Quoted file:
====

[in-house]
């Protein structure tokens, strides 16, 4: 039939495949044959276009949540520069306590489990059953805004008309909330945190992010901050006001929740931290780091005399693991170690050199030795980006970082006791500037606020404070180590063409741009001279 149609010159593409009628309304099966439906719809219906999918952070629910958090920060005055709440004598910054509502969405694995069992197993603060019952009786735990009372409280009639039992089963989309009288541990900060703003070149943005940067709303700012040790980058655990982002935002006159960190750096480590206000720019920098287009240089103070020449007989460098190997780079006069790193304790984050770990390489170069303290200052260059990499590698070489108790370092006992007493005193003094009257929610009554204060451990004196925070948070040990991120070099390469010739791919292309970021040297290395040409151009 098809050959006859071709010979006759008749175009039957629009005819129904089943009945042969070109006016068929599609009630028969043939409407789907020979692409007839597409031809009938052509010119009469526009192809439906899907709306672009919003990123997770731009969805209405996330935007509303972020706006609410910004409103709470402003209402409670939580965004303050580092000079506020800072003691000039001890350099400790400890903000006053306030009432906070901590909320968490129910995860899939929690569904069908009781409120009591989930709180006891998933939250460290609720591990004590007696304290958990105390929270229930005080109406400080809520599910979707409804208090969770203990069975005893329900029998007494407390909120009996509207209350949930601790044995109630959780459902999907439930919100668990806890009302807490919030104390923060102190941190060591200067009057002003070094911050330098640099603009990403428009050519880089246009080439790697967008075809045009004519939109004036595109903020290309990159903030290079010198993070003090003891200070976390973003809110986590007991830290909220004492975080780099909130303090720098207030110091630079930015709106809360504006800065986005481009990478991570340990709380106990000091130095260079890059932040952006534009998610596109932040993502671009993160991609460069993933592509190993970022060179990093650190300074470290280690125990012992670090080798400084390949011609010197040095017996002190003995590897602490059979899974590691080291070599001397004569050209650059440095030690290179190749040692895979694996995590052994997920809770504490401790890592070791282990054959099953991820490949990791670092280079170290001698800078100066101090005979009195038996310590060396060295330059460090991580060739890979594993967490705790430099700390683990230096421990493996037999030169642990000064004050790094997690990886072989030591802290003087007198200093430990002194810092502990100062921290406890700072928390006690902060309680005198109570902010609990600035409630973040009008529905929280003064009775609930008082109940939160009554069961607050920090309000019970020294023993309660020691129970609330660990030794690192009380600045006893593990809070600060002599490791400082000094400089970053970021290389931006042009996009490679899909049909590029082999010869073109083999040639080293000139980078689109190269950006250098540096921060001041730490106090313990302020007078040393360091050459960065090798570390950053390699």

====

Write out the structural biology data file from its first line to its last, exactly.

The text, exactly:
[in-house]
């Protein structure tokens, strides 16, 4: 039939495949044959276009949540520069306590489990059953805004008309909330945190992010901050006001929740931290780091005399693991170690050199030795980006970082006791500037606020404070180590063409741009001279 149609010159593409009628309304099966439906719809219906999918952070629910958090920060005055709440004598910054509502969405694995069992197993603060019952009786735990009372409280009639039992089963989309009288541990900060703003070149943005940067709303700012040790980058655990982002935002006159960190750096480590206000720019920098287009240089103070020449007989460098190997780079006069790193304790984050770990390489170069303290200052260059990499590698070489108790370092006992007493005193003094009257929610009554204060451990004196925070948070040990991120070099390469010739791919292309970021040297290395040409151009 098809050959006859071709010979006759008749175009039957629009005819129904089943009945042969070109006016068929599609009630028969043939409407789907020979692409007839597409031809009938052509010119009469526009192809439906899907709306672009919003990123997770731009969805209405996330935007509303972020706006609410910004409103709470402003209402409670939580965004303050580092000079506020800072003691000039001890350099400790400890903000006053306030009432906070901590909320968490129910995860899939929690569904069908009781409120009591989930709180006891998933939250460290609720591990004590007696304290958990105390929270229930005080109406400080809520599910979707409804208090969770203990069975005893329900029998007494407390909120009996509207209350949930601790044995109630959780459902999907439930919100668990806890009302807490919030104390923060102190941190060591200067009057002003070094911050330098640099603009990403428009050519880089246009080439790697967008075809045009004519939109004036595109903020290309990159903030290079010198993070003090003891200070976390973003809110986590007991830290909220004492975080780099909130303090720098207030110091630079930015709106809360504006800065986005481009990478991570340990709380106990000091130095260079890059932040952006534009998610596109932040993502671009993160991609460069993933592509190993970022060179990093650190300074470290280690125990012992670090080798400084390949011609010197040095017996002190003995590897602490059979899974590691080291070599001397004569050209650059440095030690290179190749040692895979694996995590052994997920809770504490401790890592070791282990054959099953991820490949990791670092280079170290001698800078100066101090005979009195038996310590060396060295330059460090991580060739890979594993967490705790430099700390683990230096421990493996037999030169642990000064004050790094997690990886072989030591802290003087007198200093430990002194810092502990100062921290406890700072928390006690902060309680005198109570902010609990600035409630973040009008529905929280003064009775609930008082109940939160009554069961607050920090309000019970020294023993309660020691129970609330660990030794690192009380600045006893593990809070600060002599490791400082000094400089970053970021290389931006042009996009490679899909049909590029082999010869073109083999040639080293000139980078689109190269950006250098540096921060001041730490106090313990302020007078040393360091050459960065090798570390950053390699």